Celebrating world pasta day with authentic afficionado, Valentina Harris
TV Chef and award-winning cookery book writer, Valentina Harris, pays homage to pasta, an incredible Italian invention that is loved all over the world.
Valentina Harris has an Italian pedigree she can trace back to 1369, and a love for Italian food that stems from a gourmet heritage spanning generations. She’s been writing award-winning cookery books since she published her first tome in 1983, Perfect Pasta, and has recently brought her popular range of authentic Italian cookery classes to Exeter Cookery School. Who, then, is better qualified to talk all things pasta on World Pasta Day?
We caught up with Valentina on a food tour of Somerset to discover more about Italy’s staple food:
“I think you could get away with taking almost anything away from your average Italian, apart from the sheer joy of eating pasta. Even recent challenges surrounding wheat intolerance and an increase in coeliac diseaseⴕ has been overcome very neatly. It’s no longer a problem, thanks to the successful and widespread manufacture of pasta made with ground beans, chickpea flour, rice, maize flour, and even ground nettles. Nothing can stand between Italians and pasta!
I am, of course, so far, referring to pasta made simply with durum wheat (hard wheat) flour and water: pasta di semola di grano duro. It’s very high in gluten and impossible to make by hand, and so has always been (and will always be) factory made: this is dried pasta, and outside of Italy is often wrongly thought of as ‘inferior’ to so-called ‘fresh pasta’.
Instead, the two main types of pasta are better identified by their ingredients. One is made with flour and water; the other with soft flour (with a lower gluten content and therefore more manageable) and egg. This introduces a second protein in the form of the albumen (egg white), along with the fat in the egg yolk and, as a result, it can much more easily be made into a malleable dough.
Even so, everybody will make dough that is a bit different every time because, like bread dough, the pasta dough will take on something from you and how you are feeling each time. In other words, somebody who has just discovered love for the first time will make quite different pasta to somebody who has just received a parking ticket!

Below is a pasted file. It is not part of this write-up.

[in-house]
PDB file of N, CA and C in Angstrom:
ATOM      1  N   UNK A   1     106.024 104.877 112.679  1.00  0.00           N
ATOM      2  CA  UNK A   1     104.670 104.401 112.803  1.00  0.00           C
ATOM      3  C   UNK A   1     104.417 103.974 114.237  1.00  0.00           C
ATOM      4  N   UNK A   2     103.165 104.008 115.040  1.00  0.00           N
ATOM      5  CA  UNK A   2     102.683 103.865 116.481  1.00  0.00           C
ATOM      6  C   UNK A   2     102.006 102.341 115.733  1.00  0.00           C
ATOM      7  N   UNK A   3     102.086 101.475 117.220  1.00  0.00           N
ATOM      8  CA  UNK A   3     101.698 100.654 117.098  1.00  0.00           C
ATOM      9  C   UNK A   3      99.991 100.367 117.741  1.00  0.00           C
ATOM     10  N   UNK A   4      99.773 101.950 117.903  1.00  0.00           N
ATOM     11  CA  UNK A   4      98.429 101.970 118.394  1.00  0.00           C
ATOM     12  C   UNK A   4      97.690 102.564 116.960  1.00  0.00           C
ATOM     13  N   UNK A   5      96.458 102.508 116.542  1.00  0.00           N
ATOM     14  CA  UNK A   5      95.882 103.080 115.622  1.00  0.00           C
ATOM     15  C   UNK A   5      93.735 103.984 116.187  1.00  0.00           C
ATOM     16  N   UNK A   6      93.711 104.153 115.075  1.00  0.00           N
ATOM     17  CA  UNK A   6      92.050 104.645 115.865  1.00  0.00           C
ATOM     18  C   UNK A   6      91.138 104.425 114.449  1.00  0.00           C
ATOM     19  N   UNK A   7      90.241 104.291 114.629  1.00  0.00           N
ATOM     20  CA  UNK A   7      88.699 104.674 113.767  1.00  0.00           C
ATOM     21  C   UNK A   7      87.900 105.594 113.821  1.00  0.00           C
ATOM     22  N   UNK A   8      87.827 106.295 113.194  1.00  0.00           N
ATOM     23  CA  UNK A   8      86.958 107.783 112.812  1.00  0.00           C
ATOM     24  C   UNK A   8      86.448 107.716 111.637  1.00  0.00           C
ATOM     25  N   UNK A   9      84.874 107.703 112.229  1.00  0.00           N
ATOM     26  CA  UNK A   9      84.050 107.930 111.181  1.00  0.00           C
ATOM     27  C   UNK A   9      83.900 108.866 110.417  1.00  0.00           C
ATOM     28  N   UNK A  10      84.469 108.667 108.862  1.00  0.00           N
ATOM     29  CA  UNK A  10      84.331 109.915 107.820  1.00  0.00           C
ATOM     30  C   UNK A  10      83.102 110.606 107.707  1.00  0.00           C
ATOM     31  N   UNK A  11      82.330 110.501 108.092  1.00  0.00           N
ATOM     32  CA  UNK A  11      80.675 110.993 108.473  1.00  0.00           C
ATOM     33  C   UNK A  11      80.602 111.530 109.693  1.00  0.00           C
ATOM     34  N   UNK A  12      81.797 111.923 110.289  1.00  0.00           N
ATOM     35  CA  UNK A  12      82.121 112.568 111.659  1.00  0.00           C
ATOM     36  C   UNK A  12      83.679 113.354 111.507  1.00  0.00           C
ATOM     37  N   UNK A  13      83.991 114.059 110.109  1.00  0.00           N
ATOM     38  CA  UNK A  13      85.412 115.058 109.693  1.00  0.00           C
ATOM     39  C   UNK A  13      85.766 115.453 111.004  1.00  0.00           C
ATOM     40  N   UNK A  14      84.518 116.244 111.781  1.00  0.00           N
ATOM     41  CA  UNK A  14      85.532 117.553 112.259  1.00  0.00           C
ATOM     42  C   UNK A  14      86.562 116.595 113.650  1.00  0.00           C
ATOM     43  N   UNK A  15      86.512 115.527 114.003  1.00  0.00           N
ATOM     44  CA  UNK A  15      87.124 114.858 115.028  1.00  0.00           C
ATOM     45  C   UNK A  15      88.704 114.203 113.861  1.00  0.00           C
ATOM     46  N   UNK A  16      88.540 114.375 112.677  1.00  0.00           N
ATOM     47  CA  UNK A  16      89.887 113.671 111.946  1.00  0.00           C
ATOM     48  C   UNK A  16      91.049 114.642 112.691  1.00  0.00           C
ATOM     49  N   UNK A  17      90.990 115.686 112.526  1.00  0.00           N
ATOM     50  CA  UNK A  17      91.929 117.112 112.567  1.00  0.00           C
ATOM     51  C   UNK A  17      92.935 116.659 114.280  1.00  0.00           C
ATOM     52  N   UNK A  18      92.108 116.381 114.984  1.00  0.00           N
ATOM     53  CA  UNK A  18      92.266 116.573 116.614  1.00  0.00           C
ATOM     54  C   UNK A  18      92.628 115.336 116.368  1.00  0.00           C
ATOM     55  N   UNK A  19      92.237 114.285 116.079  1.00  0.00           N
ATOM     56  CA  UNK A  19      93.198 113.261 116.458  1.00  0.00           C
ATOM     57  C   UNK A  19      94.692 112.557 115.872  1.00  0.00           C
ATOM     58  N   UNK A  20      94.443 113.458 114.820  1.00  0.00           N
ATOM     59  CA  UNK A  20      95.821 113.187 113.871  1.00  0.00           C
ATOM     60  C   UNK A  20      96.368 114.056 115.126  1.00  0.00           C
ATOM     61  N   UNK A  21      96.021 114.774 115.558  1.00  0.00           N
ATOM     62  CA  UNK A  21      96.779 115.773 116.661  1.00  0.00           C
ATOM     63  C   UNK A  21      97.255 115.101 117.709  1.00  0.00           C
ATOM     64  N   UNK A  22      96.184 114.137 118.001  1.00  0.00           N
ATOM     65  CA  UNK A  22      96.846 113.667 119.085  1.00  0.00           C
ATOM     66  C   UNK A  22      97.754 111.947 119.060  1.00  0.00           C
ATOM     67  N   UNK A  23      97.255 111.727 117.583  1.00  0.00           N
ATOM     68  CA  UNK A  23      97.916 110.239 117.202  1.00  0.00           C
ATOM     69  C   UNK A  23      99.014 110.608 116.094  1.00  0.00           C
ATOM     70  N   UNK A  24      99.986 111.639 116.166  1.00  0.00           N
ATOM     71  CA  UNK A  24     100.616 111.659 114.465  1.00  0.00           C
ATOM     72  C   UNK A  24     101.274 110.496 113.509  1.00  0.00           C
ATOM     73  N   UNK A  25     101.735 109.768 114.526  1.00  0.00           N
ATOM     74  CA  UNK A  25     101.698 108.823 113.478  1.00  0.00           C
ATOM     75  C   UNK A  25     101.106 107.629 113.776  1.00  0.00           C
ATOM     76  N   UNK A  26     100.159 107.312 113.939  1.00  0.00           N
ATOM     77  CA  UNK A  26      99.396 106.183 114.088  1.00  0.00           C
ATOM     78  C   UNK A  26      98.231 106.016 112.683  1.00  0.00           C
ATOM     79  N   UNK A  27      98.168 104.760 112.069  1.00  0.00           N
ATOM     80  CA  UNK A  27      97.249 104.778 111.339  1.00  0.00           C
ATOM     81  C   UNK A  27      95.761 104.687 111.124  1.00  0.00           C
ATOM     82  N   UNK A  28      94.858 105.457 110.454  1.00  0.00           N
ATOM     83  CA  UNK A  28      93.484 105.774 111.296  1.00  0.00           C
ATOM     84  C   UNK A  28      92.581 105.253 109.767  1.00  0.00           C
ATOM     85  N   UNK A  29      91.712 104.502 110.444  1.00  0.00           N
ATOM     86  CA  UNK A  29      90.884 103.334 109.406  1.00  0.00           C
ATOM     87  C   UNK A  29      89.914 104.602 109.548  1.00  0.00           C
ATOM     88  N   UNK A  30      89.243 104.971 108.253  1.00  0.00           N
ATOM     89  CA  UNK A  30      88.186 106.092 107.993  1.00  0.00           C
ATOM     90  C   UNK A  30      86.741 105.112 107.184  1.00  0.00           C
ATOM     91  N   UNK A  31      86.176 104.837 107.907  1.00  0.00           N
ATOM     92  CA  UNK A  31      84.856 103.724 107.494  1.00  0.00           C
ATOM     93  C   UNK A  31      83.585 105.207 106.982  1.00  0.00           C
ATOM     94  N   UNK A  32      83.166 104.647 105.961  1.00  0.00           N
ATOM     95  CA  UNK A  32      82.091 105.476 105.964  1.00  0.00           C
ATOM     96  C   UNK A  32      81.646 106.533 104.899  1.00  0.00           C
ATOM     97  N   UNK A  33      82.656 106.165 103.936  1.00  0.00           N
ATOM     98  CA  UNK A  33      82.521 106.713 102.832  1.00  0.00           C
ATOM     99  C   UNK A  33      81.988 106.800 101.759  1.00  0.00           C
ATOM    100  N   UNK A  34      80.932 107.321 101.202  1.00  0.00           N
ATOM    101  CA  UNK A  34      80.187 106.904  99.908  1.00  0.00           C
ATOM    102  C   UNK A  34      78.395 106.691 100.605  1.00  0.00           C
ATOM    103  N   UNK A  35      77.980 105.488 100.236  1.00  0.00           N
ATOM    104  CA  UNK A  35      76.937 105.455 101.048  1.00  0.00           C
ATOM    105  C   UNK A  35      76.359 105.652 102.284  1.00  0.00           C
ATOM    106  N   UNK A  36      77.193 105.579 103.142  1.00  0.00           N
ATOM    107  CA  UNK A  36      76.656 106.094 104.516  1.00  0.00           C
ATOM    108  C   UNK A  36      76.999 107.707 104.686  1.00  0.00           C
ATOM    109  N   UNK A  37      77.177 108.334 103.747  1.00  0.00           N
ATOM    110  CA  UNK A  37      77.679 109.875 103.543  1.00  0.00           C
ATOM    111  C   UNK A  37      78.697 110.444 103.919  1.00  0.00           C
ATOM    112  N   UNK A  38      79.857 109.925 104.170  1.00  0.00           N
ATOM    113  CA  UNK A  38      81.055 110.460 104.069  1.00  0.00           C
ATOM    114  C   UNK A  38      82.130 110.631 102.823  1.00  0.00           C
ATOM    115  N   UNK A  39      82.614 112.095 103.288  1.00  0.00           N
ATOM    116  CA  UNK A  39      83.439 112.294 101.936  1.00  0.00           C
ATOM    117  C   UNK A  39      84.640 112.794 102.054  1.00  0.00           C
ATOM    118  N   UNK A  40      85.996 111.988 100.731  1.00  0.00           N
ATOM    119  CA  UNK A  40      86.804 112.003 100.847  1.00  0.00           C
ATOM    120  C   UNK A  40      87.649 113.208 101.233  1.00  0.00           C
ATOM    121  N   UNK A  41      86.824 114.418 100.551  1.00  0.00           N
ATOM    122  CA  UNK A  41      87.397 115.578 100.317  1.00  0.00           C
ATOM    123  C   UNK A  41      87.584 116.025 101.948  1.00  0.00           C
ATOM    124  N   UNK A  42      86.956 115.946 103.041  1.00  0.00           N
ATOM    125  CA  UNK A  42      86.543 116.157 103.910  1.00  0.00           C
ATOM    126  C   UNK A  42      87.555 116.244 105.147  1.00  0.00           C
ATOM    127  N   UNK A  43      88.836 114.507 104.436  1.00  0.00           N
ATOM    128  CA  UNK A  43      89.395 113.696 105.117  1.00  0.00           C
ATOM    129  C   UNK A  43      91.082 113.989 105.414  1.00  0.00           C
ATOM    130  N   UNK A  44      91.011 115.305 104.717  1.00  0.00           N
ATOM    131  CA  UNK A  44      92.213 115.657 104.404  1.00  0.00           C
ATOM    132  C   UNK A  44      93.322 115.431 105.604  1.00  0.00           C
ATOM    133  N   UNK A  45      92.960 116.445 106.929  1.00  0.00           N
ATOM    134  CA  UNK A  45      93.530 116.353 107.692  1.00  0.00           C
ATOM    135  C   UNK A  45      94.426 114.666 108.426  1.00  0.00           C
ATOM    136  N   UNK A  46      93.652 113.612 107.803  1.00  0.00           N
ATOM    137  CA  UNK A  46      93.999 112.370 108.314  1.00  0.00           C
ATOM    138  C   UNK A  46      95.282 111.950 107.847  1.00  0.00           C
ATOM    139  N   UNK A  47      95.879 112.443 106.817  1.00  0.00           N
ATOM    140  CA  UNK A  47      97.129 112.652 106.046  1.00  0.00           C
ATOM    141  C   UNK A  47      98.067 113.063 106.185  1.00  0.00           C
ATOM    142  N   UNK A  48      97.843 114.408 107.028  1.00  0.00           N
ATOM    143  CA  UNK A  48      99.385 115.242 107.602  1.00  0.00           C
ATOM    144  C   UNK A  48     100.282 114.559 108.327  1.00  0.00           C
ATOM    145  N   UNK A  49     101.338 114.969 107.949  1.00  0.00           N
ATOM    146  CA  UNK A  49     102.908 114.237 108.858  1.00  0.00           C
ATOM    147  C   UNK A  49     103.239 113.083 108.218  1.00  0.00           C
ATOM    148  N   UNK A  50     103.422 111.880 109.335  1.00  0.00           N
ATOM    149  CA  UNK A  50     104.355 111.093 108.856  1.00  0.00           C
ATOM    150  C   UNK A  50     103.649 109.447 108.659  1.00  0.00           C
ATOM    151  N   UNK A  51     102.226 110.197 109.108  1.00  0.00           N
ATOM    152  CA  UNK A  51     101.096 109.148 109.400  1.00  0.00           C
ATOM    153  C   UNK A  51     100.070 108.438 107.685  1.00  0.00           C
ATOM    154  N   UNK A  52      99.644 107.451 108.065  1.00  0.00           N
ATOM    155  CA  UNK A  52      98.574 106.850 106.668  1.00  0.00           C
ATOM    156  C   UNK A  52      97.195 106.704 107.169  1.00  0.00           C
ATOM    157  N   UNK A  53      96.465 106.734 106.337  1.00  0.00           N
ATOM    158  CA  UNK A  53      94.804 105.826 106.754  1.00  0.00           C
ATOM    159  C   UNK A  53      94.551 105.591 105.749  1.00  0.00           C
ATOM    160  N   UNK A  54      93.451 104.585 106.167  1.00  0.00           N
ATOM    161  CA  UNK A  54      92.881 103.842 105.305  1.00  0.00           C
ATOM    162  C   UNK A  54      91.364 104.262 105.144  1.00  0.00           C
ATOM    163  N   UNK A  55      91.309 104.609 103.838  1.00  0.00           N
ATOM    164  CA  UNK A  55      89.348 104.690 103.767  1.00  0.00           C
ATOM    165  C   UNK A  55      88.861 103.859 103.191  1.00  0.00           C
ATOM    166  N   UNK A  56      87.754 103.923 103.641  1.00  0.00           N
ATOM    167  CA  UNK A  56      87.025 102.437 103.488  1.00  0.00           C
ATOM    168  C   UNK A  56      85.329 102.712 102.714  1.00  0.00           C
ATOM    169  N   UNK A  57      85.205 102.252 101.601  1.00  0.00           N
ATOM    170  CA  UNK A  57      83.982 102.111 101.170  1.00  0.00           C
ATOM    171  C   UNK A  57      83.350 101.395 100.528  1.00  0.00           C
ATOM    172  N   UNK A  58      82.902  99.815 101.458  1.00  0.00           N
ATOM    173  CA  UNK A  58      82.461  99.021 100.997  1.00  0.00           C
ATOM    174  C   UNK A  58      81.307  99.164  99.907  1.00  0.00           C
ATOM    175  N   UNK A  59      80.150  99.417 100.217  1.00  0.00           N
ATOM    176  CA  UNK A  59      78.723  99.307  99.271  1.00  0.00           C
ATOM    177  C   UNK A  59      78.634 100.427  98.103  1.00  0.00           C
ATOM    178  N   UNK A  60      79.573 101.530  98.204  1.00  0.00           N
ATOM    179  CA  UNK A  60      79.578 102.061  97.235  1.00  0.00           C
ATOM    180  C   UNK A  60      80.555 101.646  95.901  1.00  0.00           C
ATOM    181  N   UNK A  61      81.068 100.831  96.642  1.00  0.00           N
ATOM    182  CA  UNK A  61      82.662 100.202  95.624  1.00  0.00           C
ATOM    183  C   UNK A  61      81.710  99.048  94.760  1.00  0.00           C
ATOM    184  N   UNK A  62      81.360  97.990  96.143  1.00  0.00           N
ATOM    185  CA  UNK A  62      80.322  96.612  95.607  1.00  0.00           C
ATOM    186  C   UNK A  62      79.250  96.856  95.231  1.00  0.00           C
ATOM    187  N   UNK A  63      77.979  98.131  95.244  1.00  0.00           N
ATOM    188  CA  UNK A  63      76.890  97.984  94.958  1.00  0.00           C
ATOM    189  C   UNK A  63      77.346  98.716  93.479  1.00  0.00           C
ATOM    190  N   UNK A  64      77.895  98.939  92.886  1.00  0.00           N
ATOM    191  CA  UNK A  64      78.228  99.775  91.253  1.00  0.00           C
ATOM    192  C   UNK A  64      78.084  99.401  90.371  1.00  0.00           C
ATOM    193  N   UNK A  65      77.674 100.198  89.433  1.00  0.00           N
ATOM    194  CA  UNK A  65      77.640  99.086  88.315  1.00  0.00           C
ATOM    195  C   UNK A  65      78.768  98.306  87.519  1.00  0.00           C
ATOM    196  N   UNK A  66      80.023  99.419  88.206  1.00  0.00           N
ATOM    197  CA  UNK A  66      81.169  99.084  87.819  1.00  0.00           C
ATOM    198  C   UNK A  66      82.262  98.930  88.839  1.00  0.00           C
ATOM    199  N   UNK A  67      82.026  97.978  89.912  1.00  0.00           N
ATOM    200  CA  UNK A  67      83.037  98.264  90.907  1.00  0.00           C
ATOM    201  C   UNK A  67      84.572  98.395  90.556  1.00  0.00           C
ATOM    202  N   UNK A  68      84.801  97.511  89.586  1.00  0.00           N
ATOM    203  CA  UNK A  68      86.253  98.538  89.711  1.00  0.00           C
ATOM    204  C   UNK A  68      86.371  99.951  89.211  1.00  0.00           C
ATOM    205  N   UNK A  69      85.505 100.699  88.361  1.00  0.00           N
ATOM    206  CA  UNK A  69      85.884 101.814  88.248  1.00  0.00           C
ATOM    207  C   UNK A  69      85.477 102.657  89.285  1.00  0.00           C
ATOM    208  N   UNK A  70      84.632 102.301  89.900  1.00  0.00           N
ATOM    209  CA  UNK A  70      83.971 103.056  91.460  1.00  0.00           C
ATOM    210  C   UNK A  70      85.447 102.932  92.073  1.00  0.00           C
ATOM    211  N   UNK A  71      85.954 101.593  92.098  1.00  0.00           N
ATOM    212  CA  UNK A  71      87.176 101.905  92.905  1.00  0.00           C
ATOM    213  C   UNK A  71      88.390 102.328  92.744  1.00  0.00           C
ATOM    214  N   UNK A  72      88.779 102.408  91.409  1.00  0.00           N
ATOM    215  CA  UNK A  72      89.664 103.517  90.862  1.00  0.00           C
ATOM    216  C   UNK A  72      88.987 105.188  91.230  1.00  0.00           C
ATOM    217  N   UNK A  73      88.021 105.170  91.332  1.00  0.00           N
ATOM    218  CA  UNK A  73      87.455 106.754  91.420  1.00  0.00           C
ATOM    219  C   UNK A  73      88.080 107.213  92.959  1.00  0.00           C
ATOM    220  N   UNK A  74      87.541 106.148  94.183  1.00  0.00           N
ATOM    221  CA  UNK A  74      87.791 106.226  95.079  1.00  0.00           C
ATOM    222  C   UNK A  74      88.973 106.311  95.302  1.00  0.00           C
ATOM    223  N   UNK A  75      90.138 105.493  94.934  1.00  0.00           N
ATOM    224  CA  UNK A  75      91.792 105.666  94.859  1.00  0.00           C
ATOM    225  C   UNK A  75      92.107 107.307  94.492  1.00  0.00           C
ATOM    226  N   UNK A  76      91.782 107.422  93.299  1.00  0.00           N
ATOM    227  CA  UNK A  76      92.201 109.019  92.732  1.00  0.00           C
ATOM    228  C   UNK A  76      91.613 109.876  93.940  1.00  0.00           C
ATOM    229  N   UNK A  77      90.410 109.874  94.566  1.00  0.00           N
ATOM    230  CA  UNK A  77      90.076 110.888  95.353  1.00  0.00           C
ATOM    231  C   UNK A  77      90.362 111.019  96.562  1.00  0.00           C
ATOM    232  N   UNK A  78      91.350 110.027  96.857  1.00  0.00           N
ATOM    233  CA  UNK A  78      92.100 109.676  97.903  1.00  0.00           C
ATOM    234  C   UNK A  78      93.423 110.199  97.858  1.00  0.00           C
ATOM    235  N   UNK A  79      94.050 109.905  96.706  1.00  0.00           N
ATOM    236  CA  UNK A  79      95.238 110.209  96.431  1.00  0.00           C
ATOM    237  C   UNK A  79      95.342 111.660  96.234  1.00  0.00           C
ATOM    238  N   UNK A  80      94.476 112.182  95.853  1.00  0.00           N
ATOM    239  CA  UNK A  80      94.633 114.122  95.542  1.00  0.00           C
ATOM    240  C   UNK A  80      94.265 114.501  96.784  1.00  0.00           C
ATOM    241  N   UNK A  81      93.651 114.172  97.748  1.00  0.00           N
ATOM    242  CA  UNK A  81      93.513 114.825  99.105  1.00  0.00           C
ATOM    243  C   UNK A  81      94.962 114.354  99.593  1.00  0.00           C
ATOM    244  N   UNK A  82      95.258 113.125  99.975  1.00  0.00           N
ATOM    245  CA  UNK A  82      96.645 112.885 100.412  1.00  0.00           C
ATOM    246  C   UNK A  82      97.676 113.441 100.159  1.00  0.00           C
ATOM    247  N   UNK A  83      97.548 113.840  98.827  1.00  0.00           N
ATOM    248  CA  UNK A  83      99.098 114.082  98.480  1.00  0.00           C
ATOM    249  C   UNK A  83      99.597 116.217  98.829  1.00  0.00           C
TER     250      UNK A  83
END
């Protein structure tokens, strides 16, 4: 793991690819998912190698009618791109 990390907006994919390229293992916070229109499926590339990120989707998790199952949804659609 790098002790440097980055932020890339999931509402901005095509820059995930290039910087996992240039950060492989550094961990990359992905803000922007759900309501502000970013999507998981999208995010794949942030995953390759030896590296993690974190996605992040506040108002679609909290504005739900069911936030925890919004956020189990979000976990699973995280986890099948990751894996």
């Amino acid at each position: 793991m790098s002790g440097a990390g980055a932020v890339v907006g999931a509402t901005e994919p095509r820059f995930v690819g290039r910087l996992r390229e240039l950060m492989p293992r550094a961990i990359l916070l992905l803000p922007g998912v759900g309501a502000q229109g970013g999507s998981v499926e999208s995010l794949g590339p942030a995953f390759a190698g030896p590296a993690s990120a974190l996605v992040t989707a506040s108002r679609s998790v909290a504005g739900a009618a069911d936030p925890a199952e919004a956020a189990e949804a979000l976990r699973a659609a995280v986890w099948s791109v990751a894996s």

To really understand about making egg pasta (which, incidentally, can be either soft and fresh OR dried) you need to come on a pasta-making course to really get to grips with it. Key factors include texture and how to not over-knead it (thus overstretching the gluten so it gets to the point when you can’t roll it out) and how finely it needs to be rolled out for the different shapes.
However, That’s just the beginning. It’s impossible to accurately explain in writing, though I have often tried! My first book, the award-winning Perfect Pasta published in 1983 and translated into 16 languages, launched my career as a food writer, but 54 books late,r I am still certain that some techniques are learned much better when shown in a live and interactive situation where you can repeat and repeat, rather than from a book or on TV.
It’s important, though, to make really clear that dried pasta is not less good or less respected than egg or ‘fresh’ pasta. The two are different, come from different parts of the country, and have different applications when it comes to the dressing or sauces used with them. It is very important to put the right pasta with the right sauce – did you know, there are 652 different registered pasta shapes available? It is interesting to note that out of all of these, spaghetti outsells all the other shapes by a massive 40%, closely followed by penne and then fusilli. However, what else would you expect from the country that gave you the Colosseum, Venice and the Mona Lisa? Spaghetti is just a simple extruded string of nothing but flour and water, made into a global success of equal importance and artistry.
Back to the plethora of other shapes – they are by and large not random, but are chosen to hold and embrace, or be embraced by the sauce, or to float like clouds in a bowl of clear soup, or to become part of a more substantial soup, such as a minestrone.
Do not make the mistake that many non-Italians make of just assuming that any shape will do - the unwritten rules do exist and are there to be respected! Never, for example, use delicate, rich pasta with strong, aromatic flavours such as you’d find in an arrabbiata or a puttanesca. Both these sauces are best with dried durum wheat pasta, specifically either spaghetti or penne, whereas the softer, gentler, creamier flavours of the northern regions are far better suited to fresh, soft, rich pasta made with eggs and soft flour. Pesto is traditionally only served with three specific pasta shapes – Trofie, Gnocchi and Linguine. Don’t ever try to impress an Italian with Penne and Pesto... and chicken just doesn’t get served with pasta – although chicken livers do!
I could go on and on about it, but let me close by just saying that on World Pasta Day, I’d like to pay homage to this incredible Italian invention, with a history that goes right back to the Etruscans and is so loved all over the world. It’s much more than just food: it’s a testament of everything that is amazing and special about beautiful Italy. Where would we be without it?!”
Come and get to grips with the artistry of perfect pasta on one of our courses. Valentina teaches regularly at Exeter Cookery School, and on the 16th and 17th November will be showing us how to make delectable savoury and sweet edible gifts to solve all your Christmas present dilemmas. We look forward to seeing you.
ⴕ To my mind, the increase in wheat intolerance is firmly connected to the type of wheat grown these days for reasons of economy and yield: apart from the occasional exception, we have been happily eating wheat for thousands of years!